Lifestyle Viral and Trending 09 Jun 2017 Below the Surface

Below the Surface

DECCAN CHRONICLE. | VANDANA MOHANDAS
Published Jun 6, 2017, 12:34 am IST
Updated Jun 9, 2017, 12:34 am IST
Apart from Surface, Nishan is also teaming up with children to bring awareness on other aspects like water conservation.
 Apart from Surface, Nishan is also teaming up with children to bring awareness on other aspects like water conservation.

He spoke from miles away, but the concern, uneasiness and distress were evident in Nishan Nazer's quivering voice. “I can't sleep at times thinking about what will happen to the world due to global warming,” he confesses. Call him emotional, eccentric and like some others do, crazy, but this 25-year-old is nothing short of a genius. When most of his peers dream of high-paying white collar jobs, this architect, straight after passing out from the prestigious NIT Calicut walked into rural service. As part of the NGO Gram Vikas that focuses on sanitation, Nishan, an SBI Youth for India fellow, went to Odisha with an aim to make a change in the lives of the people through housing projects. But what greeted him there was acute poverty, lack of resources and an unimaginable plight. “My life took a U-turn,” he says.

Nishan Nazer

The 10 months in Odisha — first in the tribal Rudhapadhar and then Kankia village in Berhampur — led him to the thought that he had to act fast. “I can't even imagine the condition of the schools in Rudhapadhar. Children walk kilometres through the forest to come to school just to have midday meals. They had no benches, desks, or even teachers.      They just came to the cramped classrooms, had food, played, read, slept and left,” he recalls. As the next step, Nishan filed an RTI; the response was all the more shocking — 45,000 schools in Odisha had no furniture. Apparently, basic infrastructure in primary schools is not mandatory under the Right to Education Act. “Little ones were sleeping on the floor. Often, they were bitten by snakes or bugs crawled into their ears. They had no cots or chairs. The government just didn't care,” Nishan's voice cracked. However, he decided to do his little part. The schools or houses had no space for furniture, nor could the people afford it. Nishan built a prototype of multi-utility furniture which could serve as a cot, recliner, table and an art board and named it Surface.

Nishan NazerNishan Nazer

He started crowd-funding and with the help of his family and friends back in Kerala, he could raise `1 lakh. Aided by local welders and carpenters, 40 pieces of Surface materialised. He is now planning to give it to schools for free and to households at a subsidised rate. “Each piece is made by spending `1,400 — `1,500 based on the availability of iron and plywood. The furniture is built in such a way that repair is minimum. You will just have to replace a screw with the help of a welder. We have been getting great response and more orders are being placed. But funding is an issue,” he says. Surface is not the only contribution Nishan has made. Teaming up with the children, whom he calls ente makkal (my kids), he staged a mime on water conservation in the village. “Even I had no idea that children were such a powerful tool. When I came here, broken Hindi was what I knew. But after learning Oriya, communication became easy and I started hanging out with children. These villages are reeling under acute water scarcity and people have no awareness about conservation. Mime was totally new for them. But the children learnt it in less than a week and when it was staged, the response was very emotional. Many parents broke down and teachers gifted us a `100-note. It was a proud moment for the kids. We bought chowmein with the money and had it together,” a joyous Nishan says.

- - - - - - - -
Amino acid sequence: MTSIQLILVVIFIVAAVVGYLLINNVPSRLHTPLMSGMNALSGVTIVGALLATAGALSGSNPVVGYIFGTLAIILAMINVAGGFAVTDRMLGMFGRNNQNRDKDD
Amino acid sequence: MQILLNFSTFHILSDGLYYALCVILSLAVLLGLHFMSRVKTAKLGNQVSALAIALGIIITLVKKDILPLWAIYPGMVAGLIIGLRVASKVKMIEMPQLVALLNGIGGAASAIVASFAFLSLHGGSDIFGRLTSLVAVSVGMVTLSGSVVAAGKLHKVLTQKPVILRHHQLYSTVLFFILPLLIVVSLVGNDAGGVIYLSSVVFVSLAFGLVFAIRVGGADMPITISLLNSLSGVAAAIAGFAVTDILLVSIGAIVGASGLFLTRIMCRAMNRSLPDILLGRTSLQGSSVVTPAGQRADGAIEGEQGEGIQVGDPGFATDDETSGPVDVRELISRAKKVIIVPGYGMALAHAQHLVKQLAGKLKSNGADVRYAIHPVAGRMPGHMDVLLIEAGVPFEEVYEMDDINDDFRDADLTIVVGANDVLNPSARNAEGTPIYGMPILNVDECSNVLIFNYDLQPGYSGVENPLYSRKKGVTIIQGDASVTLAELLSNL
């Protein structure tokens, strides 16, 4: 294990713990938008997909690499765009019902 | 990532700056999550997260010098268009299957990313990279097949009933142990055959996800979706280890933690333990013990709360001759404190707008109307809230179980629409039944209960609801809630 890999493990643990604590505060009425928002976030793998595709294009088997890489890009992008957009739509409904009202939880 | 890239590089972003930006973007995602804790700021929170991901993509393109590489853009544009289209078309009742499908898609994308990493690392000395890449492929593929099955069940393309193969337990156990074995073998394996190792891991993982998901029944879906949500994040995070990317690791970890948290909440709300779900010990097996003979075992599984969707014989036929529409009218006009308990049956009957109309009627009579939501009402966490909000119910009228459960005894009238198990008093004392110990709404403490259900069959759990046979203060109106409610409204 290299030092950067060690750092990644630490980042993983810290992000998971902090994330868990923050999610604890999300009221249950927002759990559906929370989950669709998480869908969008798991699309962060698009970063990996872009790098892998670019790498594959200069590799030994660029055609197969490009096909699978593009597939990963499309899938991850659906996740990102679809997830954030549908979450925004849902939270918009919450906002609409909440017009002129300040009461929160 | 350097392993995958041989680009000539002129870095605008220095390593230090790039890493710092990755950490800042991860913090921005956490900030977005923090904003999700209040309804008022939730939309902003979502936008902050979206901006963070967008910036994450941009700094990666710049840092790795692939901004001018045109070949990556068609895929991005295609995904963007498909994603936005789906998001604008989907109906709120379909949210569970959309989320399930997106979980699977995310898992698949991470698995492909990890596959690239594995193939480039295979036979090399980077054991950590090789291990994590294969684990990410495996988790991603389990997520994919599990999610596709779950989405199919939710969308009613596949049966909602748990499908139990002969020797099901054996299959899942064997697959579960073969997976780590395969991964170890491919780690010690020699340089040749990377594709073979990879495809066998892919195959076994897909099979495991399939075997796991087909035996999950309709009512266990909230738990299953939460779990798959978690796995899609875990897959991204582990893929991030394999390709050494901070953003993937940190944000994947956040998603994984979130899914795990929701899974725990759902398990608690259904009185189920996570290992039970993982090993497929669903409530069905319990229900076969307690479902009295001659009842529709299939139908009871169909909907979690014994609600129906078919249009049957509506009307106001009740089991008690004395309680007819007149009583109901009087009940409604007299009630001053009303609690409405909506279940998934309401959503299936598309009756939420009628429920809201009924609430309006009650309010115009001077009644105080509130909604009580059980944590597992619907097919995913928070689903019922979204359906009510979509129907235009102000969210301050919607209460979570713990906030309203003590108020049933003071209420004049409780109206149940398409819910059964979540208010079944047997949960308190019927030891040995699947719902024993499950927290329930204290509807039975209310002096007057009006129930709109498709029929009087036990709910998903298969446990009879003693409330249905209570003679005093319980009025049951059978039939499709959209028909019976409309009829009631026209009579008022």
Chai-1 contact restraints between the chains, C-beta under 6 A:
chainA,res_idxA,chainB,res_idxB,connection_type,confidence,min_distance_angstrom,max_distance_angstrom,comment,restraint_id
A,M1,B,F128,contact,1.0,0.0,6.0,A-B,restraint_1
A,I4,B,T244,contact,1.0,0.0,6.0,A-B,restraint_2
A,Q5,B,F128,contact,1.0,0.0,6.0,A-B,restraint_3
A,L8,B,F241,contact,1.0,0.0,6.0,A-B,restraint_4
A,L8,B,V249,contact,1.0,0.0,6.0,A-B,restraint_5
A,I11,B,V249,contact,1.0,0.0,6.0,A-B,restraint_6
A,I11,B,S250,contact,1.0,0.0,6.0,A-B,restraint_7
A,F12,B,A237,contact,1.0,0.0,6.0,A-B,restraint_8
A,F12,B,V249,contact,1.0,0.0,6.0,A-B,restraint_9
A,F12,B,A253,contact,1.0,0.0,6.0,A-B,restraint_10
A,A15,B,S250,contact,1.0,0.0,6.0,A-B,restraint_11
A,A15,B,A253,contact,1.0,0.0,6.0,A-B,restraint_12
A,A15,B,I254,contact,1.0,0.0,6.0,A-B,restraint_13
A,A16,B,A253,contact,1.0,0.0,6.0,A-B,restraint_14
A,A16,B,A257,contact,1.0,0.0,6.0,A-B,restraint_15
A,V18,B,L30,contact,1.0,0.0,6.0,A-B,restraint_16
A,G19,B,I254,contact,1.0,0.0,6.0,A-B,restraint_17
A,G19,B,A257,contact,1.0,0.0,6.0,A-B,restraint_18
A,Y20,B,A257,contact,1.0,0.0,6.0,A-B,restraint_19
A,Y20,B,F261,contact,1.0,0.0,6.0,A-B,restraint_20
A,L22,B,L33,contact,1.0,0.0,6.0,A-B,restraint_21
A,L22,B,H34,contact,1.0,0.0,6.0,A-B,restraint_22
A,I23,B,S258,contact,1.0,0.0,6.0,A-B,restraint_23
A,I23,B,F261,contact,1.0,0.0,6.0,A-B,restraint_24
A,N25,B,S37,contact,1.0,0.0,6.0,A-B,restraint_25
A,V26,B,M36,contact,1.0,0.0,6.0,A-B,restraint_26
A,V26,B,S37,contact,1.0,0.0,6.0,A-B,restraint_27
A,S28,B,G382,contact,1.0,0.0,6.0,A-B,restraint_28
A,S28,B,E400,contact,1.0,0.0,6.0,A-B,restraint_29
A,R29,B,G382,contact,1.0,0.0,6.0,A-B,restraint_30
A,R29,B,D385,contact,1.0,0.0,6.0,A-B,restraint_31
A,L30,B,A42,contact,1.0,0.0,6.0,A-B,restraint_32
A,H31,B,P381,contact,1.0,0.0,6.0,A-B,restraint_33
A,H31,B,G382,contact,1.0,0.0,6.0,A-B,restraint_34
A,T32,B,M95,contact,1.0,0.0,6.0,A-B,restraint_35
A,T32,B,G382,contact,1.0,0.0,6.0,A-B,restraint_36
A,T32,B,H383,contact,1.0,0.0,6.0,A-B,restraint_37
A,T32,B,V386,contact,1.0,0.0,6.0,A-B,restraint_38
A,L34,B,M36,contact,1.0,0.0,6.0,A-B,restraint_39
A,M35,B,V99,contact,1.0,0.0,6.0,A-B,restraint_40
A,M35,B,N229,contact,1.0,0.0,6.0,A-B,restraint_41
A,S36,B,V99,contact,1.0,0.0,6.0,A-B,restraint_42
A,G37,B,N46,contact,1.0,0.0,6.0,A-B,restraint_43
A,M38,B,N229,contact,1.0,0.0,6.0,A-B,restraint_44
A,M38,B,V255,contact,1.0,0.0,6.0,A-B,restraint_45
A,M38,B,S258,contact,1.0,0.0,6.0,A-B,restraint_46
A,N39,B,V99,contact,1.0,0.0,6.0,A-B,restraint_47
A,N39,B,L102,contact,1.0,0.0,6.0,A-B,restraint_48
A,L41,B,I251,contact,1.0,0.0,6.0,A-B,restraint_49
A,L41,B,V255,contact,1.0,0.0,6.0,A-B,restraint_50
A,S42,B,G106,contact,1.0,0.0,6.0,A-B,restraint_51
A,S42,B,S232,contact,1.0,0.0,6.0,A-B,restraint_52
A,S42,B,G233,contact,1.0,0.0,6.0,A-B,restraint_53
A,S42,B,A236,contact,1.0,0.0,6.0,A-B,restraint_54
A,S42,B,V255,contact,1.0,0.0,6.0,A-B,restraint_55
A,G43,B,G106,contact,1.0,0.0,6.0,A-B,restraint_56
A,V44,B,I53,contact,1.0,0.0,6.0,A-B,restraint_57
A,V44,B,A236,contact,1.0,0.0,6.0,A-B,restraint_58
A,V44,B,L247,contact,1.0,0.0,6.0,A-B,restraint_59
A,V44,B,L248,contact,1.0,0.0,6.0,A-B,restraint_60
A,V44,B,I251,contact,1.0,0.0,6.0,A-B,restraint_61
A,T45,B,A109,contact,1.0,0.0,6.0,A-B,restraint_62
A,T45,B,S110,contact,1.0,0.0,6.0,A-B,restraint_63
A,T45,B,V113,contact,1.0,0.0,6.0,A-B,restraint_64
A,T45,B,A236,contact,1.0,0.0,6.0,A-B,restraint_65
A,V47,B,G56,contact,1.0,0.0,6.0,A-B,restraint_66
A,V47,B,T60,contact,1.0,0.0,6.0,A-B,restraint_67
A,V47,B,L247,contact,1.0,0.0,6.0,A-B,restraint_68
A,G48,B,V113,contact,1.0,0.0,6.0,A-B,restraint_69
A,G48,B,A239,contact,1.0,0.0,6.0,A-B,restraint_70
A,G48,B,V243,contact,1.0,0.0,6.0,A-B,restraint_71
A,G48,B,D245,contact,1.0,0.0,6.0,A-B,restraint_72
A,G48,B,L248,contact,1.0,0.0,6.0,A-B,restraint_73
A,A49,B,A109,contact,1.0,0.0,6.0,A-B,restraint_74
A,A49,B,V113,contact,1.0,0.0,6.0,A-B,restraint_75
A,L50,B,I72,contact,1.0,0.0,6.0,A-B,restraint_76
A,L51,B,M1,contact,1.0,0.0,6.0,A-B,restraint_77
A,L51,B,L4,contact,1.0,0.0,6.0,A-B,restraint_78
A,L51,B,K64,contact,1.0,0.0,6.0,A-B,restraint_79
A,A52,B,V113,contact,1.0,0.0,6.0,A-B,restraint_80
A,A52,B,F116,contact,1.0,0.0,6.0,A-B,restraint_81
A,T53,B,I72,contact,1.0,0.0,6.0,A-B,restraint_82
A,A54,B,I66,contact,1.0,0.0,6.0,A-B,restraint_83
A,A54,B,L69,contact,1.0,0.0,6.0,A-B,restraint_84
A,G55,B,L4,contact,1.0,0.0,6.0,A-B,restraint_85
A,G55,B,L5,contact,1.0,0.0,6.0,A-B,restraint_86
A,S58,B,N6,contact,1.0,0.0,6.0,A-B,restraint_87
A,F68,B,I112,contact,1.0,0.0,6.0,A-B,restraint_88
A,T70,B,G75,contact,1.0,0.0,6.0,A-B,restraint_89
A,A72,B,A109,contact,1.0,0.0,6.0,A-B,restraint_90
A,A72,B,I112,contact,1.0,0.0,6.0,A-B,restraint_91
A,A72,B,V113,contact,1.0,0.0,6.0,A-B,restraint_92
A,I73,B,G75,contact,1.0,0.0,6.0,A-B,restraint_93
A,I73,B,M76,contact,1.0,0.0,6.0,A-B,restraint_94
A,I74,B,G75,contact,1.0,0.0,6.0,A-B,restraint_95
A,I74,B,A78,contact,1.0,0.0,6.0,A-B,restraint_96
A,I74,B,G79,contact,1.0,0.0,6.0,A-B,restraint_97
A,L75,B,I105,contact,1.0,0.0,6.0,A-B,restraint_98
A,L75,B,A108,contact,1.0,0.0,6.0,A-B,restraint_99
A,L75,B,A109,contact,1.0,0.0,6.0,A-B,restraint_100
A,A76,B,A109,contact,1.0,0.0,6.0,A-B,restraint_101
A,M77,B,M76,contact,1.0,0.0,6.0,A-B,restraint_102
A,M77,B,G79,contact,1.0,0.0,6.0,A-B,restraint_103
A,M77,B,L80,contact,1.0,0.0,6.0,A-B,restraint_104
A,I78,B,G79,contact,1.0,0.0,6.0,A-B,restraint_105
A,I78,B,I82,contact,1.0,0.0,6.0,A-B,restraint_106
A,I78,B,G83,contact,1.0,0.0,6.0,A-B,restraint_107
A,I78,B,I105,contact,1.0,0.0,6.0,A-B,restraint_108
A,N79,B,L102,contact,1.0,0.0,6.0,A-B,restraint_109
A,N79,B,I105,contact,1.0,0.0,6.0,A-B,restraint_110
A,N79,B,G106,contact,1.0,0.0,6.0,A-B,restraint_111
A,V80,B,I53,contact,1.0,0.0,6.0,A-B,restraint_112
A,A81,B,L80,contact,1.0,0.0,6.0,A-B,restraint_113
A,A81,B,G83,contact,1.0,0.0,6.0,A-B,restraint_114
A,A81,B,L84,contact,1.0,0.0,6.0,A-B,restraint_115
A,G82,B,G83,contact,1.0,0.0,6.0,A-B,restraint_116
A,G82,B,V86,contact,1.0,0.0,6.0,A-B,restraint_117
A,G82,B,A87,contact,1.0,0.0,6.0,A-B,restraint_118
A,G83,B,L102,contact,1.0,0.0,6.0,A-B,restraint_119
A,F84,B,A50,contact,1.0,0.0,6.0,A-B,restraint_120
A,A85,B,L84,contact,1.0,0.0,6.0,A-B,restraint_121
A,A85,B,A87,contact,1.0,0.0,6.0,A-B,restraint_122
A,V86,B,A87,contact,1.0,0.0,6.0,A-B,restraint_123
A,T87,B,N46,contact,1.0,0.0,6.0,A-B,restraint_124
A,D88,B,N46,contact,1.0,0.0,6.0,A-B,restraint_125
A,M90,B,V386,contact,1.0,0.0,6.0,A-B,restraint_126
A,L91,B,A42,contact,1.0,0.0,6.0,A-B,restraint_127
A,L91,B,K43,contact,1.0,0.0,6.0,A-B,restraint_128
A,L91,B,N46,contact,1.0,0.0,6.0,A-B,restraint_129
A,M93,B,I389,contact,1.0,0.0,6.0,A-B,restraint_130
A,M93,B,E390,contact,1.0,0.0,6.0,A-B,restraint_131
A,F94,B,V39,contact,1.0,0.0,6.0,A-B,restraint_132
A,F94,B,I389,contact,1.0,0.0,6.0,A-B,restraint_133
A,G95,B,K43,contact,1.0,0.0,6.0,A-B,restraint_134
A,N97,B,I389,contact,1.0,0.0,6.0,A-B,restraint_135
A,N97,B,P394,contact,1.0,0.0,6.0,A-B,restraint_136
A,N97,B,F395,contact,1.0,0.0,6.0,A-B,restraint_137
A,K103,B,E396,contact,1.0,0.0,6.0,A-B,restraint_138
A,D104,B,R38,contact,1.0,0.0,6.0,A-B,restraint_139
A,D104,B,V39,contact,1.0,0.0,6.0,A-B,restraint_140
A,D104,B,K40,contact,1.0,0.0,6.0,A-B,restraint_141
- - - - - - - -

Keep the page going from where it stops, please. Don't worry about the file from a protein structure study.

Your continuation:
His awareness initiatives are paying off well. “Many kids made their parents promise that they would conserve water. Before going on vacation, children elaborated their vacation plans — that they would plant trees, save water and so on. It is very satisfying to know that my efforts are working.” Nishan has more dreams — to do more ‘meaningful’ work by focusing on pure green housing techniques. “Concrete is comparatively recent here. Concrete houses have been coming up here only for less than 10 years in the wake of frequent cyclones. Though houses are becoming stronger, the temperature inside is going up. I have plans to work on the walls using ancient cooling techniques like cow dung and soil. Convincing people will be difficult, but not impossible,” he sounds optimistic. Back home in Calicut, his parents—Abdul Nazir and Shameela—and little sister Zeba are proud of Nishan. “Their only wish now is that Odisha should have been somewhere in South India,” he laughs.

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